“A lot of people are passionate about certain energy systems,” says Elizabeth Wilson, director of the Arthur L. Irving Institute for Energy and Society and a professor in the Department of Environmental Studies. “But we don’t all share a broad and deep base of knowledge about how energy is used around the world, how we use it today, and how we used it in the past.”
That’s why the institute is partnering with the Revers Center for Energy at the Tuck School of Business, Thayer School of Engineering, and the Dartmouth Office of Sustainability to offer an eight-week seminar series this fall called “Energy 101.” It starts Sept. 18. Fifty people have registered, and enrollment for this term is closed.
“It’s important that we include everyone—students, post-docs, faculty, staff, and members of our broader community,” says Wilson. “Hanover, Lebanon, and a lot of other Upper Valley towns have energy aspirations as they set renewable energy targets, and Dartmouth is making production and consumption more sustainable on campus. As a panel discussion facilitator told me at one of our programs last year, ‘You can’t plan the future if the future isn’t in the room.’”
Wilson will start the series with a lecture and a discussion about how energy is used globally and historically. “In the 1930s,” she notes, “only 10 percent of America’s rural areas had electric power. I want to show how we got to where we are today.”
Amanda Graham, the institute’s new academic director, hopes that Energy 101 will spotlight the need to replace “legacy” energy systems—oil, coal, and natural gas—with sources friendlier to the planet. “Our students will have to navigate a world where 85-90 percent of the energy we currently use is fossil fuel-based,” she says, “and that’s not going to be sustainable over the next 30, 50, 100 years.”
Moving to renewable energy requires more knowledge about systems than consumers typically have, says Graham, in part because energy tends to be hidden in everyday life. “To turn on a light, we flick a switch, but we don’t think about the embodied energy behind that switch. Because we assume it away, we don’t always recognize what we consume when we drive down the highway, or leave a refrigerator door open.”
“It’s that old saying, if you can’t measure it, you can’t manage it. And certainly, if you are going to graduate with a Dartmouth degree and perhaps take a leadership position somewhere in the world, you may have the opportunity to make really important decisions—decisions that depend on energy proficiency as you go through your civic and professional life.”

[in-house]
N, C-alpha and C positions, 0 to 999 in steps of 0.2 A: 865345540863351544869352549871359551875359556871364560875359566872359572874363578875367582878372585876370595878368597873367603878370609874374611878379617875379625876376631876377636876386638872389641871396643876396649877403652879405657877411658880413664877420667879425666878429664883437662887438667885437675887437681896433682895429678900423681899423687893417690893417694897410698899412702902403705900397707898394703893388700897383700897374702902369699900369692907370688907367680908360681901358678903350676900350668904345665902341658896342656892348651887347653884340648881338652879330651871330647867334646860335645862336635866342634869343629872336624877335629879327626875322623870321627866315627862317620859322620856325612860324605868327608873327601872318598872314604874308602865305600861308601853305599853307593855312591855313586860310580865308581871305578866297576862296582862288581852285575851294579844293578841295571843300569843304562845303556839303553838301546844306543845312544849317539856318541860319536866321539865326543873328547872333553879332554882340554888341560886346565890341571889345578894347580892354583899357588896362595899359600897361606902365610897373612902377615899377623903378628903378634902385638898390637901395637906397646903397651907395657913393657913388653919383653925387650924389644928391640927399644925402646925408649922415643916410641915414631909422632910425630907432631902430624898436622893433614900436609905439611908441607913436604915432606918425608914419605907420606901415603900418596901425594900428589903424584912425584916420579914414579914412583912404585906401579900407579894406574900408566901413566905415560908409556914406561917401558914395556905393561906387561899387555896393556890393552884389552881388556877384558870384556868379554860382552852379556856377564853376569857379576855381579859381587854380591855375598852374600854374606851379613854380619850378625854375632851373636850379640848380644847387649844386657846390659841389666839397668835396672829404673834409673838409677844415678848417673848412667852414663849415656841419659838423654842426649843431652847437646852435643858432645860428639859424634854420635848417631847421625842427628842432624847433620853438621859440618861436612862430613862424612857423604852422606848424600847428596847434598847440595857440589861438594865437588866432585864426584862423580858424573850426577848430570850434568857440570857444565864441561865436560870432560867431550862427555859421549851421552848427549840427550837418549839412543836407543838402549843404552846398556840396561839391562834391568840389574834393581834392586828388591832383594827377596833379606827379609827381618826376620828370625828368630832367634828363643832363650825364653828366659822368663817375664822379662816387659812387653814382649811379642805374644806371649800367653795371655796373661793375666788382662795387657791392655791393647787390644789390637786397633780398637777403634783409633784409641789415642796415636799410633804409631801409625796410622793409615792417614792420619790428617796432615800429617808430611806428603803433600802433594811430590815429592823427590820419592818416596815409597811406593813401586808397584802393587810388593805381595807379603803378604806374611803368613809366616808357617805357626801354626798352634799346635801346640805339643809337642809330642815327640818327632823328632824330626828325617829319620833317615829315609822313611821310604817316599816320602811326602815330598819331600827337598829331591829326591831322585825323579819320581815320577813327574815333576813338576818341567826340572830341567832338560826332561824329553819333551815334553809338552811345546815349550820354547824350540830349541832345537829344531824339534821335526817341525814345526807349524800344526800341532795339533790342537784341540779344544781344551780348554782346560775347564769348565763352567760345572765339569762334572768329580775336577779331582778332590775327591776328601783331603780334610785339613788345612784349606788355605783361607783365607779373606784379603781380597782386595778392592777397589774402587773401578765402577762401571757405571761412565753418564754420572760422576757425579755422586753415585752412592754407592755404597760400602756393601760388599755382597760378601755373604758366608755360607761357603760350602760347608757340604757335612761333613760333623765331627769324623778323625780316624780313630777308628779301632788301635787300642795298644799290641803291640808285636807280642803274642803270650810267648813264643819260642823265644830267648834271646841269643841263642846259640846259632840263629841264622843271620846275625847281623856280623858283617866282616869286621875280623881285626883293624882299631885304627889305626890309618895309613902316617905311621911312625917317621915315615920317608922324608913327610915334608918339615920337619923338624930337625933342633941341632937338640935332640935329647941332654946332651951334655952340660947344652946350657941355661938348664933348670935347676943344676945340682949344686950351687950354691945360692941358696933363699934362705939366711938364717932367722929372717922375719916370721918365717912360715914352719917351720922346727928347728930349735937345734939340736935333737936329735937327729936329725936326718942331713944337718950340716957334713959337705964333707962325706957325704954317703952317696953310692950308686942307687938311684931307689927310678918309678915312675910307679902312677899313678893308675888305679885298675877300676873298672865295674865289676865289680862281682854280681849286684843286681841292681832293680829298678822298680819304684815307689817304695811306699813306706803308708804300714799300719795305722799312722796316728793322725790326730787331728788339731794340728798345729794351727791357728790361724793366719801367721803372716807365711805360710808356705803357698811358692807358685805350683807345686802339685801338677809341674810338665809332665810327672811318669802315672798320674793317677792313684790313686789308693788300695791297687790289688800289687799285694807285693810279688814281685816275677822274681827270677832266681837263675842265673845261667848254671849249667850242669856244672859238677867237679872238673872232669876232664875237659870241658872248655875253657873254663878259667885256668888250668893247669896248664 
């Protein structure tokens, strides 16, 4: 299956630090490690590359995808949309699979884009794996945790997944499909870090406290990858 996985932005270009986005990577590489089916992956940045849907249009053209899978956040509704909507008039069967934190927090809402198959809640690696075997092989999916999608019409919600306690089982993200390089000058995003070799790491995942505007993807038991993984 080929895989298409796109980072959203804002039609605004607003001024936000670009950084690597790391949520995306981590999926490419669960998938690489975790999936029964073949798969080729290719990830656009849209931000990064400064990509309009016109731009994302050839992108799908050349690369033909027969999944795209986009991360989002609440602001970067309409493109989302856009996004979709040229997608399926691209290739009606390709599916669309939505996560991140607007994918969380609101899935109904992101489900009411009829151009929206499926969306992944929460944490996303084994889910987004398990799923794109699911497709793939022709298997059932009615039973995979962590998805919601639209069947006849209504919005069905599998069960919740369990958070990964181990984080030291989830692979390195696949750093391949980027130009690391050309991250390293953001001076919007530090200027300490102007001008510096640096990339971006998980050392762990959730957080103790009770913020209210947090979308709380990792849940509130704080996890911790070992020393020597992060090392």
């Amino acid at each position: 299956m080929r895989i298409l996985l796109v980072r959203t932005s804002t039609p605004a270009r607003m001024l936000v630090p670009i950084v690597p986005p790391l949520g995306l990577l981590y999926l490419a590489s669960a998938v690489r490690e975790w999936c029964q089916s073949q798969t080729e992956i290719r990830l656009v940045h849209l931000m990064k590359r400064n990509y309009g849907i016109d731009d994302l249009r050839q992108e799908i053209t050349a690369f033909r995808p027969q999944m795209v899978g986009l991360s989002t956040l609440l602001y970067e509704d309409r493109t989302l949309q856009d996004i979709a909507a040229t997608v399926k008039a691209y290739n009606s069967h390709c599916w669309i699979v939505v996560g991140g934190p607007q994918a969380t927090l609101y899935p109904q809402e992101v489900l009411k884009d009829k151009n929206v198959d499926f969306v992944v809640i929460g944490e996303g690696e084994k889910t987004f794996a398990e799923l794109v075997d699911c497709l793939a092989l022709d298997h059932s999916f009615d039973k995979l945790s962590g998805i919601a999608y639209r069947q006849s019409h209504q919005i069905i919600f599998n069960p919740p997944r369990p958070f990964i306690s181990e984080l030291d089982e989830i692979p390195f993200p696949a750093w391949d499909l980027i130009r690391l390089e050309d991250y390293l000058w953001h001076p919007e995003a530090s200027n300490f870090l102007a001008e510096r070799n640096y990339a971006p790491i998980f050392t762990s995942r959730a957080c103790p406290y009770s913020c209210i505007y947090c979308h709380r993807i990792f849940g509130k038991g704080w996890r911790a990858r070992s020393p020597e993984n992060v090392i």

Graham and Dartmouth’s director of sustainability, Rosalie Kerr ’98, will lead an Energy 101 session on “bootstrapping energy fundamentals.” Graham says consumers don’t need to master all the energy technology that professionals use. “But they should know, for example, the difference between a kilowatt and a megawatt, and what they represent,” she says.
In addition to Wilson, Graham, and Kerr, Energy 101 leaders include April Salas, executive director of the Revers Center; Geoffrey Parker, professor of engineering and director of the master of engineering management program at Thayer; and Jenna Musco ’11, assistant director of the Office of Sustainability. Also, institute advisory board members will hold a panel discussion.
The topics are:
- Sept. 18: Big Picture Overview - What are energy systems? Why and how do we use energy?
- Sept. 25: Legacy Energy Systems, Energy Resources, Regional Differences
- Oct. 2: Bootstrapping Energy Fundamentals: Units, Conversions, Technologies
- Oct. 9: How Electricity Systems Work: Policies, Organizations, Decision-making
- Oct. 16: Energy Economics: Energy Demand, Markets and Paying for Energy
- Oct. 23: Energy in Frontier Economies: System Design
- Oct. 30: Panel of Industry Experts: Creating Tomorrow’s Energy Systems
- Nov. 6: Big Picture: What’s Next?
- Nov. 13: End of Series Celebration
In addition to the seminar series, the institute has announced a request for proposals for “research and education projects on the energy challenges faced by society.” Dartmouth faculty and staff can request up to $50,000; post-docs can request up to $25,000, and student grants will be capped at $10,000. Deadline for pre-proposals is Oct. 5.
Check the Irving Institute website for information about future events.
Charlotte Albright can be reached at email@example.com